AWFUL

Sick Child Couldn’t Walk After U.S. Took Him From His Mom

The case raises concerns about the medical care available to children held in custody of the Department of Health and Human Services’ Office of Refugee Resettlement.

The boy was already in pain, just 6 years old and suffering from a debilitating bone condition. Then U.S. authorities separated him from his mom as they crossed over the border. Health and Human Services officials placed him with a foster family who denied him medical care for a month and a half. The boy experienced so much pain in his legs that he couldn’t walk, his mother’s attorney, Laura Lunn, told The Daily Beast.

The case raises concerns about the medical care available to children held in custody of the Department of Health and Human Services’ Office of Refugee Resettlement (ORR). After President Donald Trump’s Justice Department rolled out a zero tolerance policy for migrants crossing the border without authorization, thousands of parents were separated from their children. The parents went into the custody of Immigration and Customs Enforcement, while the children were handed off to ORR.

Though Trump changed the policy that required the separation of parents from their children, his government has yet to reunite all the families that were separated. More than 2,000 families are still separated, according to the most recent numbers from the Department of Health and Human Services.

That includes the mother and son whose story is detailed here. A spokesperson for ORR said the agency does not comment on the cases of individual children in its custody.

The two traveled to the United States from Guatemala, fleeing violence in the tiny Central American country. They are afraid of returning to their home country, Lunn said. When they arrived in the United States in mid-May, the pair were separated—the mother, who remains anonymous because of potential retaliation in immigration proceedings, went to an immigrant detention center in Colorado, and her son went to foster care in Texas.

The boy’s mother told Lunn that her son has osteoporosis, which sometimes causes him significant pain.

“He said he was in so much pain that he couldn’t really walk,” Lunn said.

His first foster family didn’t take him to the doctor, Lunn said, and punished him for crying—and he cried often, because of the pain and because he missed his mother.

“He said that they would grab him by the arms, he said that they would put him in a room alone, and he did say that they hit his hands and his arms,” Lunn continued. “And when I spoke with her today, she mentioned that the foster care parents had an older son who also was harming him. He said he hit him.”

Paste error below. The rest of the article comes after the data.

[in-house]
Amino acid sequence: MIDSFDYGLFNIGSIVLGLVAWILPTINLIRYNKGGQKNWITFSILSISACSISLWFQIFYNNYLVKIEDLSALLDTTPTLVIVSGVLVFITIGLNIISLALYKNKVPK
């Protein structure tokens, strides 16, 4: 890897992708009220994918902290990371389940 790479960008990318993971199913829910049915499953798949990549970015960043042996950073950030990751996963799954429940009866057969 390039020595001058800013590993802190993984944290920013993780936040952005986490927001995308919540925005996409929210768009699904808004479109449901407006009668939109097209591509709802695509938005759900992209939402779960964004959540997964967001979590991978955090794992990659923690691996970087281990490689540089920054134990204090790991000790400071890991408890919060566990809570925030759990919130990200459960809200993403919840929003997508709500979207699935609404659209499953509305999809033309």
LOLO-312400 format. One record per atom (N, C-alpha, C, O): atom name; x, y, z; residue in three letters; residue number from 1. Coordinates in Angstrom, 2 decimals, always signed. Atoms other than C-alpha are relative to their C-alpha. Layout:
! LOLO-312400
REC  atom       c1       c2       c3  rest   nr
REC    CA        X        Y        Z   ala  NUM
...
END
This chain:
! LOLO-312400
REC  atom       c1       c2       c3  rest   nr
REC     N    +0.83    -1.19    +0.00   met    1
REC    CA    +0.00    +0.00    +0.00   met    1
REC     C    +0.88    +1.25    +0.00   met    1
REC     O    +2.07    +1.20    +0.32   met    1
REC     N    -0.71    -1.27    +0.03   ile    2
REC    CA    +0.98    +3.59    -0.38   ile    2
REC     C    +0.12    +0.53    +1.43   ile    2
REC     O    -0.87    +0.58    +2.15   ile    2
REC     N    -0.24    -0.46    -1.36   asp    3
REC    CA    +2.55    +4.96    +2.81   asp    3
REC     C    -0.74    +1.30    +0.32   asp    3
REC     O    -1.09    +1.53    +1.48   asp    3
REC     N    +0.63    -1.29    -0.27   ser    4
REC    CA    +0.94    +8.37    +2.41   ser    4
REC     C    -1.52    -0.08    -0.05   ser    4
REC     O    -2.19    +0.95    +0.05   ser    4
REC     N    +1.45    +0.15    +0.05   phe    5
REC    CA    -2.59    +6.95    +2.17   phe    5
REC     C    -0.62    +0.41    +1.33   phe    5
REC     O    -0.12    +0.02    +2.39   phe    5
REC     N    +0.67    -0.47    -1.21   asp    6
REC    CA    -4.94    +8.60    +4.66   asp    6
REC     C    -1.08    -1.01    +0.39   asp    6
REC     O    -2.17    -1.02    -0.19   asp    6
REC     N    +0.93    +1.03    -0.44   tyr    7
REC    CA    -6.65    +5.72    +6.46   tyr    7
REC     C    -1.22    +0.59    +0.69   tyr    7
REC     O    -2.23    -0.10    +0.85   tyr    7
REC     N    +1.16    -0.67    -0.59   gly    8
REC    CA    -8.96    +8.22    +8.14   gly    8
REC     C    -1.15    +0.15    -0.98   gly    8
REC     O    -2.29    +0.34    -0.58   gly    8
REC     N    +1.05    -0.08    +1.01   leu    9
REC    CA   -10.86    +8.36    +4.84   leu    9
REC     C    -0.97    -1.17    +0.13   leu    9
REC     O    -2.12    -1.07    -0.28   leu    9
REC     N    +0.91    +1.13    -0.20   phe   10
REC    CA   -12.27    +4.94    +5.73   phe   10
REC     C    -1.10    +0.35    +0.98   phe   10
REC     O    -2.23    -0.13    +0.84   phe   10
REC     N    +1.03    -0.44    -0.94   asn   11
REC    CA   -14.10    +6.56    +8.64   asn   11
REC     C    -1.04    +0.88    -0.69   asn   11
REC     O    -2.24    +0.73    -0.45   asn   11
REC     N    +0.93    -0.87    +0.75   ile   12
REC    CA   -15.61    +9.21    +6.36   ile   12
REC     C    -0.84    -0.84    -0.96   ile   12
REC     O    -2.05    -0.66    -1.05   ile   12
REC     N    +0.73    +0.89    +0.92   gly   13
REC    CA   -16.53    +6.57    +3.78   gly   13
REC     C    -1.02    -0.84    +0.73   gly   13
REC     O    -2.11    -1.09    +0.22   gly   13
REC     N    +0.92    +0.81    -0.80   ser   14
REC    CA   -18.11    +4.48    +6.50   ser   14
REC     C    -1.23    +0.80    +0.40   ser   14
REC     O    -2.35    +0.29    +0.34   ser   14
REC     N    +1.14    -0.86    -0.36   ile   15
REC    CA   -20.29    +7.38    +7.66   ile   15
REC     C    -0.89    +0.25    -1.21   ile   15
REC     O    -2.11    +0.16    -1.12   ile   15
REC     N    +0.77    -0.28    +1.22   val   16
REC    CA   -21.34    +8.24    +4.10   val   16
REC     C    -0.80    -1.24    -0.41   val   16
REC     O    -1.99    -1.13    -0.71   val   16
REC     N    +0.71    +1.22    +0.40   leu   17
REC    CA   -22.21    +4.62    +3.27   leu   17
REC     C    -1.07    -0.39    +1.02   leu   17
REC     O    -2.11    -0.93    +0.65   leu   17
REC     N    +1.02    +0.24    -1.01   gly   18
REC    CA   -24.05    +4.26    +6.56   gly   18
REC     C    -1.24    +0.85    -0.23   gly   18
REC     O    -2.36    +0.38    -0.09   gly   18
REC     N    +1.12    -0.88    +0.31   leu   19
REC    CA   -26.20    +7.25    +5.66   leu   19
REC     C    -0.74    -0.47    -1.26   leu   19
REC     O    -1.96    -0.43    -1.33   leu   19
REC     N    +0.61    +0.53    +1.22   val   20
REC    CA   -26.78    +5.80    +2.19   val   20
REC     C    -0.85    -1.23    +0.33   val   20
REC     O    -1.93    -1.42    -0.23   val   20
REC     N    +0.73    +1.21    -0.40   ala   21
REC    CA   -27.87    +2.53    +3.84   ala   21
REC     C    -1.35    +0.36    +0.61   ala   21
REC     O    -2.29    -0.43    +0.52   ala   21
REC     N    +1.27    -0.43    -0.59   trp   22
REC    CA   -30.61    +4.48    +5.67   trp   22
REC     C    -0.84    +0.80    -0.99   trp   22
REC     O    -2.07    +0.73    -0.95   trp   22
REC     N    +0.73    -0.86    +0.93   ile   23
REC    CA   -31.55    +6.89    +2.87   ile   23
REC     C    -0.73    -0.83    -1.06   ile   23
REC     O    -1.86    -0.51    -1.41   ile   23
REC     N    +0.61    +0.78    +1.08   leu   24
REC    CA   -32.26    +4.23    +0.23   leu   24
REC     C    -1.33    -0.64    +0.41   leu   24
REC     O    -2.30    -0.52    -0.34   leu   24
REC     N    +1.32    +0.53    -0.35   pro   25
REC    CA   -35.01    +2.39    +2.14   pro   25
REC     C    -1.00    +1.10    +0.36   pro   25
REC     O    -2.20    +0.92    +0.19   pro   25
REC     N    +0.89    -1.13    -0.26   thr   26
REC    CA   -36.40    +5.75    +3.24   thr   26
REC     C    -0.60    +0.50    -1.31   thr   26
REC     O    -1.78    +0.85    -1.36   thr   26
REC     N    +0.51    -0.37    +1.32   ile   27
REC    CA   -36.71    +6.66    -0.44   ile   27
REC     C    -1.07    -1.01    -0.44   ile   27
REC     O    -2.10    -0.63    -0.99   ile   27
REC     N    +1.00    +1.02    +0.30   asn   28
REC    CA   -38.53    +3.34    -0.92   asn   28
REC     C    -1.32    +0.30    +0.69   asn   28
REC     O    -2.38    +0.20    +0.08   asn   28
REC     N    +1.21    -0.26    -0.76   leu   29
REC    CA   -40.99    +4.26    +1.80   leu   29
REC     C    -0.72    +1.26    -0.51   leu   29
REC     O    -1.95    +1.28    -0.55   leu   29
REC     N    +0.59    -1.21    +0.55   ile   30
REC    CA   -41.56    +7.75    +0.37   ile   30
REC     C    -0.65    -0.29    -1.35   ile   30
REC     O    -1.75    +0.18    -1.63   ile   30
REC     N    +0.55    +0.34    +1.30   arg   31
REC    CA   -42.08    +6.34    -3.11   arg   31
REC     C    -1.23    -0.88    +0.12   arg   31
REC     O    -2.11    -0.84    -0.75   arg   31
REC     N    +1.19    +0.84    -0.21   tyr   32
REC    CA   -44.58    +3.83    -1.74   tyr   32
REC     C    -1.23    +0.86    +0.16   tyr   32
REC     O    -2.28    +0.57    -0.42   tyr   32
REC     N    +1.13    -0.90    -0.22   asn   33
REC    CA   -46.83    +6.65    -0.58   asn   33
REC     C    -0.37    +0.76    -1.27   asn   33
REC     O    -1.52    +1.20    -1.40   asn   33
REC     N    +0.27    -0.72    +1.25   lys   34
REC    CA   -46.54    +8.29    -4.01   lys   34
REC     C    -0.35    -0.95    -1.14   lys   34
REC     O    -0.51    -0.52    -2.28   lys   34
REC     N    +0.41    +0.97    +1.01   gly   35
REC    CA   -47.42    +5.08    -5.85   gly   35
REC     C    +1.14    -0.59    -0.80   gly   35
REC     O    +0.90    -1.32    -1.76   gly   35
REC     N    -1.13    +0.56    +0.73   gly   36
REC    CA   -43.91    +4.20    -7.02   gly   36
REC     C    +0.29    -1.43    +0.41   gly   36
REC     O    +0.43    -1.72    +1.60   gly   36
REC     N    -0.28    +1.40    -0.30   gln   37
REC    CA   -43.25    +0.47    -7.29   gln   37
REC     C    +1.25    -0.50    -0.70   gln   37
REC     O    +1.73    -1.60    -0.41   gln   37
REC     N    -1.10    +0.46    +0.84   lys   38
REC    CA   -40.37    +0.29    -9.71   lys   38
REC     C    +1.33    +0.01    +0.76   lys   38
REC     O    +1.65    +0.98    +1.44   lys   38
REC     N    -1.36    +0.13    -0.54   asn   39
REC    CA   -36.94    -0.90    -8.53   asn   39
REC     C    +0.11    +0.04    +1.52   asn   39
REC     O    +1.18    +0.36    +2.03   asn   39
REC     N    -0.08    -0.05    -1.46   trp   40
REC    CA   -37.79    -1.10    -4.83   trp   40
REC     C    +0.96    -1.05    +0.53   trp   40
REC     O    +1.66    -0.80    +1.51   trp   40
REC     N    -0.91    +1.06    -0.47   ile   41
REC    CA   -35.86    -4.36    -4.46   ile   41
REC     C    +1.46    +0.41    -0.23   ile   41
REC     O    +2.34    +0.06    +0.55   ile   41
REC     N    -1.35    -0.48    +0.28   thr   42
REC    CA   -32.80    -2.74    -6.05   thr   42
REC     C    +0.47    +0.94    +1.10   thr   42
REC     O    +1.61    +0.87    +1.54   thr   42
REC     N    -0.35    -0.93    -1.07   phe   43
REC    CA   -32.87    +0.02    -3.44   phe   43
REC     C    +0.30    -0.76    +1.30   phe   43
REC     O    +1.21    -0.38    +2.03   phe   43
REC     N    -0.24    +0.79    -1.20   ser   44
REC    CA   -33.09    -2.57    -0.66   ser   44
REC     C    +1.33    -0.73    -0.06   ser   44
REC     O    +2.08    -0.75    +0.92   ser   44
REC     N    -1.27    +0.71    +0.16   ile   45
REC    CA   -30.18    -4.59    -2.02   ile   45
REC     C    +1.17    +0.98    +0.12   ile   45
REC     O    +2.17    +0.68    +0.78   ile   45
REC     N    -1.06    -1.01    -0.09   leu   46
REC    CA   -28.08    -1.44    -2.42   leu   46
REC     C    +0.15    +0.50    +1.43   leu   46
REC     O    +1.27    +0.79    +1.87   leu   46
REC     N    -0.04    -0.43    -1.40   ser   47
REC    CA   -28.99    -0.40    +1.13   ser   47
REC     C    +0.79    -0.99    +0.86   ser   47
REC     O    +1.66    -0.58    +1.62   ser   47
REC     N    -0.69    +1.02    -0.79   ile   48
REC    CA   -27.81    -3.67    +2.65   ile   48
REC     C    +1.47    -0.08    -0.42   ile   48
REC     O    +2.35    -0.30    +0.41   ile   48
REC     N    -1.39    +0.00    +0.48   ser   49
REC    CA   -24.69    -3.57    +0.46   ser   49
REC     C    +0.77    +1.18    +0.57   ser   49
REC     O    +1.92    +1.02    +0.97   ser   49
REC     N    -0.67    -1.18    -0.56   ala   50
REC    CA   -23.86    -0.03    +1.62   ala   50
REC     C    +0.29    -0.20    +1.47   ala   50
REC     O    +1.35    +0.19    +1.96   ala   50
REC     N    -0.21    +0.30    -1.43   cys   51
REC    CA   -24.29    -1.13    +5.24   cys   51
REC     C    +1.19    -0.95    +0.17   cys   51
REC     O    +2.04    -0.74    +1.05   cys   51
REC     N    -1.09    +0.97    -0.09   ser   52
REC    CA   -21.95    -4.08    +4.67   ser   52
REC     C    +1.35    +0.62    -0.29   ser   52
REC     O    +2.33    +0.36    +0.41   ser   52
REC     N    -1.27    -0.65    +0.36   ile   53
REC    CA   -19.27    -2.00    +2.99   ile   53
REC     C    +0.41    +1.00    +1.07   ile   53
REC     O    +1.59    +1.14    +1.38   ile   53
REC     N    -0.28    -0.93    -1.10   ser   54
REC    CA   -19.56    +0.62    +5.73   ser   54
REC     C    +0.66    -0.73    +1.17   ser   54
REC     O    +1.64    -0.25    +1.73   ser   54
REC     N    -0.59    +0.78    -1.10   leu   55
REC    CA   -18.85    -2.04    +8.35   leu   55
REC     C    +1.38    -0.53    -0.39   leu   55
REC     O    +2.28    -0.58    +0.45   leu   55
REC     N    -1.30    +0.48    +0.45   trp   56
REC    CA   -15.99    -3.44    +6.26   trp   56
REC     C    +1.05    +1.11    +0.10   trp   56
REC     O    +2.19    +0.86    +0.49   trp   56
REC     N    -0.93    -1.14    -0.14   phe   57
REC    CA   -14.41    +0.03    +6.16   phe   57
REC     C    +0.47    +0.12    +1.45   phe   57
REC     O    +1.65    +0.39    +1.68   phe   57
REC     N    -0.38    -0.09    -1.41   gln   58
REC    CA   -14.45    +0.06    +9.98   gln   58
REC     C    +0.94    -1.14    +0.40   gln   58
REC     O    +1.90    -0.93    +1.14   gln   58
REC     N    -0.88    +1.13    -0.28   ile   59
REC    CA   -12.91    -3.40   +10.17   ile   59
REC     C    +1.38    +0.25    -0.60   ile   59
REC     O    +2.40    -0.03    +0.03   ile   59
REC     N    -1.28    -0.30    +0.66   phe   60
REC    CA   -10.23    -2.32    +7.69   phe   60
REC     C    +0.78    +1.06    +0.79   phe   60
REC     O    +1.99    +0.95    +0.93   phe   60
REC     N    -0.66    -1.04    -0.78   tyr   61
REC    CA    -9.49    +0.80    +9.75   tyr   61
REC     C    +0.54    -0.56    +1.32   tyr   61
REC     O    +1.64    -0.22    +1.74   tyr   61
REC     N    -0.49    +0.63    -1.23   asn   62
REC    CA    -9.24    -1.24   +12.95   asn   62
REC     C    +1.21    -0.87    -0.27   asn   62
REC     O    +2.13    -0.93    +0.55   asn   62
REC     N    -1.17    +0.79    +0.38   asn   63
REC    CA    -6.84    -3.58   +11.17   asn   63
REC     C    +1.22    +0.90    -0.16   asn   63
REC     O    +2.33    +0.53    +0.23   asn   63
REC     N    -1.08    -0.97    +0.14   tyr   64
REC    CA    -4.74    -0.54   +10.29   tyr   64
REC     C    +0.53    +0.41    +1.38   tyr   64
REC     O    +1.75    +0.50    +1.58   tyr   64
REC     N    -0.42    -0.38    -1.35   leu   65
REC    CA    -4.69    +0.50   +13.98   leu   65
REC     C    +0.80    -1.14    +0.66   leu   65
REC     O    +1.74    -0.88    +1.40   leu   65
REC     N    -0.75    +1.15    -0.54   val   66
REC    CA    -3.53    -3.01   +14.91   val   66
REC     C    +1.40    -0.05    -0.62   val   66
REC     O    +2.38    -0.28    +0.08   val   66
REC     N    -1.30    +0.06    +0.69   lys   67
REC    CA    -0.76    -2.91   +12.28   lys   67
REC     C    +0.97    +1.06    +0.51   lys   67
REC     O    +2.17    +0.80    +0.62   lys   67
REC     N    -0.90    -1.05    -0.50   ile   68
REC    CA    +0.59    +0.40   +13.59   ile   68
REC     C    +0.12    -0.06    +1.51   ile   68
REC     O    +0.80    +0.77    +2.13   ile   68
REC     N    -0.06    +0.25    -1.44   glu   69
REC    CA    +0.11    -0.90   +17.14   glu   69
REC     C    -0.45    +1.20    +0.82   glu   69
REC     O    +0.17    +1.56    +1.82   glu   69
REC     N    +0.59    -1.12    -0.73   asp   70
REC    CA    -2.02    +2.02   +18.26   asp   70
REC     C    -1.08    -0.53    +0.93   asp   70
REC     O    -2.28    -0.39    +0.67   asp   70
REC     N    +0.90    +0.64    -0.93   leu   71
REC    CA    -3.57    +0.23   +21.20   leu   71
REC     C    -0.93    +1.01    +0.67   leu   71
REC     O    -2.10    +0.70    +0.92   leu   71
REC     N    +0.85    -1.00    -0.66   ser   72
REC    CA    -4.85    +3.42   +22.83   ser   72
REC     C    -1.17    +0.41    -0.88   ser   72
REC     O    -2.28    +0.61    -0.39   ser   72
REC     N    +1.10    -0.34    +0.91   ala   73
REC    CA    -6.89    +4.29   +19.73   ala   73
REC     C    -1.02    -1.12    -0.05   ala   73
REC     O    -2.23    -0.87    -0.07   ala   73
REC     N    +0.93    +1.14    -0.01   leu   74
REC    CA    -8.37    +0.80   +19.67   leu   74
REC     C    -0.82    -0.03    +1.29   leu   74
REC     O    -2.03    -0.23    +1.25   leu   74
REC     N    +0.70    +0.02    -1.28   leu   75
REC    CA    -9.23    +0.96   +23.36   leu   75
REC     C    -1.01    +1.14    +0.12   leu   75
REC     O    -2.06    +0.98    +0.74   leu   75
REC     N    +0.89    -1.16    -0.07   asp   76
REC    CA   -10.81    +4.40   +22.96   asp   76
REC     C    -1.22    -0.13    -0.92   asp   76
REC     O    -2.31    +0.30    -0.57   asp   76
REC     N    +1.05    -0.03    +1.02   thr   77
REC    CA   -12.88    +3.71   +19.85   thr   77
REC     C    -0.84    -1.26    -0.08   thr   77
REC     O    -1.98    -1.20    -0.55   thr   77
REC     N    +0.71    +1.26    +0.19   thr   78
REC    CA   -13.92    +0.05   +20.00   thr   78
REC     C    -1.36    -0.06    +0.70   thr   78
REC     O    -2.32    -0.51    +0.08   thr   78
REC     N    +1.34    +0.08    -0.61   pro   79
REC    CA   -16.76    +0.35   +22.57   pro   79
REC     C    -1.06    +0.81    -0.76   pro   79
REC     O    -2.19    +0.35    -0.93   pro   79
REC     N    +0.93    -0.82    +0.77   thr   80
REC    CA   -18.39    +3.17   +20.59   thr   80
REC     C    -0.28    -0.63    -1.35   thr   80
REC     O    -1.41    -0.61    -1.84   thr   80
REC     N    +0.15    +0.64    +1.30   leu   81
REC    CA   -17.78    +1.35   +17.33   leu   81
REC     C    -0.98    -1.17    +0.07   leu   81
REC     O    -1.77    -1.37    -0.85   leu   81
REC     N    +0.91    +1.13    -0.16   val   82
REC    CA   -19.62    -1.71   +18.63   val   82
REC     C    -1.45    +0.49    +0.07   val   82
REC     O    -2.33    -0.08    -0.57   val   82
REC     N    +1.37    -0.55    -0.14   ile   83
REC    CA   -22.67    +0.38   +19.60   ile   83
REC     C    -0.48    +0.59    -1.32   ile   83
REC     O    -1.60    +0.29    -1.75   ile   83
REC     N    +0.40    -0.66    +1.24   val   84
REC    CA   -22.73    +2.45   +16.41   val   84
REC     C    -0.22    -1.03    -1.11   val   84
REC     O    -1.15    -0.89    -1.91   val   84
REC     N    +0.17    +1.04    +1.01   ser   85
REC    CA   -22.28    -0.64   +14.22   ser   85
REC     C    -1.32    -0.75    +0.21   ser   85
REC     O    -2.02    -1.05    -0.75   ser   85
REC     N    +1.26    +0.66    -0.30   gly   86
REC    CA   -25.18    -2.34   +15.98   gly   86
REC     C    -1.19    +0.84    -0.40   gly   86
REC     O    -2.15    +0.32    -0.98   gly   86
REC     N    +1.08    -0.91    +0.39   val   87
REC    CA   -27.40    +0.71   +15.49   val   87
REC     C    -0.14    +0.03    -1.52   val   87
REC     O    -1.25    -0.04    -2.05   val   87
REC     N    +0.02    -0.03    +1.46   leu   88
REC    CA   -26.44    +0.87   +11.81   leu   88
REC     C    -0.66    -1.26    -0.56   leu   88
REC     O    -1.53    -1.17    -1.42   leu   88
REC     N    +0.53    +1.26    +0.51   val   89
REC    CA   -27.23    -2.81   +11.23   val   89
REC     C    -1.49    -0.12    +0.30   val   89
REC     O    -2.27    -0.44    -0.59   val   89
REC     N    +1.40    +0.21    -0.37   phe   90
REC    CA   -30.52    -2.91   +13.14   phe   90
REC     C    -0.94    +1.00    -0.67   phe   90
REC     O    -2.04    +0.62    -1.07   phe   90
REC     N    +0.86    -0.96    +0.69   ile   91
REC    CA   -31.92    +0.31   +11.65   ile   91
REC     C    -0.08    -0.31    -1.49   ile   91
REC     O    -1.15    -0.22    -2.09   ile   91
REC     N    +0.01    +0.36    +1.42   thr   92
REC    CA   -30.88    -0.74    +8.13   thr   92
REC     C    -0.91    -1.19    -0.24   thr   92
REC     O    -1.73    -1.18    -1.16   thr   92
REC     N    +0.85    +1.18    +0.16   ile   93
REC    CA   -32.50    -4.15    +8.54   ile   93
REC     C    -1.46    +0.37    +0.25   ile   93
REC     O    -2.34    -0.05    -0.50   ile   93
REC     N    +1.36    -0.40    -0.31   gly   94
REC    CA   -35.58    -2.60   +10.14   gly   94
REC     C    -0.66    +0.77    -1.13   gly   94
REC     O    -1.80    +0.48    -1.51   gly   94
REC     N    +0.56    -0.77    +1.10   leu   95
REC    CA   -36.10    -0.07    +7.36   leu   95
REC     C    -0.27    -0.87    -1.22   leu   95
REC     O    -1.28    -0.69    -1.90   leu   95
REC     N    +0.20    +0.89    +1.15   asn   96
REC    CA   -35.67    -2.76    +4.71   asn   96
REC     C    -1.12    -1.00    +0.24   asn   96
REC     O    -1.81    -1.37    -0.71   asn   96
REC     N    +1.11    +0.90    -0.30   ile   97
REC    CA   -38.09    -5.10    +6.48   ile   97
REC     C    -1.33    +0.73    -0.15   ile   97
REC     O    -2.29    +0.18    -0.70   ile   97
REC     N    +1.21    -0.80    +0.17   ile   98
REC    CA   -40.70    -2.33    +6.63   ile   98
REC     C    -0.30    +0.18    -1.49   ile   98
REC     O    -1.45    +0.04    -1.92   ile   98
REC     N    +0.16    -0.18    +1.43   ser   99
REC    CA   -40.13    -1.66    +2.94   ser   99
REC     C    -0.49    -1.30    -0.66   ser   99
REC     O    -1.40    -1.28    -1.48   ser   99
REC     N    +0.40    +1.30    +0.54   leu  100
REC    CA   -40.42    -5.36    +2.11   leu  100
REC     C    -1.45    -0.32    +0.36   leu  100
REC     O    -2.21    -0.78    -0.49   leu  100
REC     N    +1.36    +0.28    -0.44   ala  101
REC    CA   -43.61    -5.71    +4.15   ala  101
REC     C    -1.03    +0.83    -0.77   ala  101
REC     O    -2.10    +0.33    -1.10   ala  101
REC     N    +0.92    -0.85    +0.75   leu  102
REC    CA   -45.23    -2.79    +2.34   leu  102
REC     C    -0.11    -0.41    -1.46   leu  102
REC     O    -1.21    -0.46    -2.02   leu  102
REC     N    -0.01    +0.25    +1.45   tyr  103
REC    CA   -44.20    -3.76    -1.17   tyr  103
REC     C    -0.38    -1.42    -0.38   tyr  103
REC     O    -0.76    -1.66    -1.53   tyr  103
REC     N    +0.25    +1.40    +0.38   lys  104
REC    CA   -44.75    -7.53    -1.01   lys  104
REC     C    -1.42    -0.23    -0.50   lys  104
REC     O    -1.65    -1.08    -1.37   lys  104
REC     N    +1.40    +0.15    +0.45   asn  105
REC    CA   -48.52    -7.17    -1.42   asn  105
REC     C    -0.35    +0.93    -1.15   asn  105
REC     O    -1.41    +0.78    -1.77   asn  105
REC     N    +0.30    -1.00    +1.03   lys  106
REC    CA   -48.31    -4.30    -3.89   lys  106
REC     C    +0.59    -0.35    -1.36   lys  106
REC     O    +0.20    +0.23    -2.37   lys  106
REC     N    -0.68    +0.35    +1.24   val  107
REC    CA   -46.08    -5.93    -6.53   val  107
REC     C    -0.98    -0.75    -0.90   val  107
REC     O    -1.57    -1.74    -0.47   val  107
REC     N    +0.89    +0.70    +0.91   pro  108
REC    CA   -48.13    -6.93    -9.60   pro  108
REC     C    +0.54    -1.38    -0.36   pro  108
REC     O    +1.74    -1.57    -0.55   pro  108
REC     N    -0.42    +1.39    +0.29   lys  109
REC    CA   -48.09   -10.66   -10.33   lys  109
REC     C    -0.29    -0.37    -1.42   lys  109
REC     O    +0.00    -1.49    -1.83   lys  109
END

When Lunn started representing the woman, she reached out to Texas child protective services about his situation. On June 26, he was moved to a different foster home, Lunn said. His new foster family took him to see a doctor, who finally gave him pain medication.

Lunn passed on the following statement from the mother to The Daily Beast: “This experience is not something that is just happening to me. It is happening to my friends. It is happening to parents across this country. We haven’t done anything to deserve this mistreatment. We brought our children seeking protection, but what we have received is a profound type of torture. I asked for refuge for my son and myself in this country, but now my son is not with me.

“We are suffering,” the mother continued. “I want to repeat that I wanted another country that would protect me and make me feel safe. But, today I do not feel like I am safe because I am separated from my son. We came due to fear, I have lived in fear for a long time. Now I am afraid that one day I will call my son and he will not answer my call. I fear I will never see my son again. Today, I live in fear.”

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The mother told Lunn that other women in her detention center also worry about the safety of their children in ORR custody.

“When I was talking to my client today, she said has spoken to other women in the detention center who have very strong concerns about their children’s treatment,” Lunn said. “She just was saying, ‘It’s because you intervened that he moved. In their cases, nobody stepped in to advocate on behalf of their children and they’re still in precarious situations.’”

Though the son has been to a doctor, Lunn said the mother is still deeply worried about him.

“‘He gets really upset when I talk to him on the phone,’” Lunn said, paraphrasing what the mother told her. “‘He starts crying and asking me where I am and why we’re not together.’”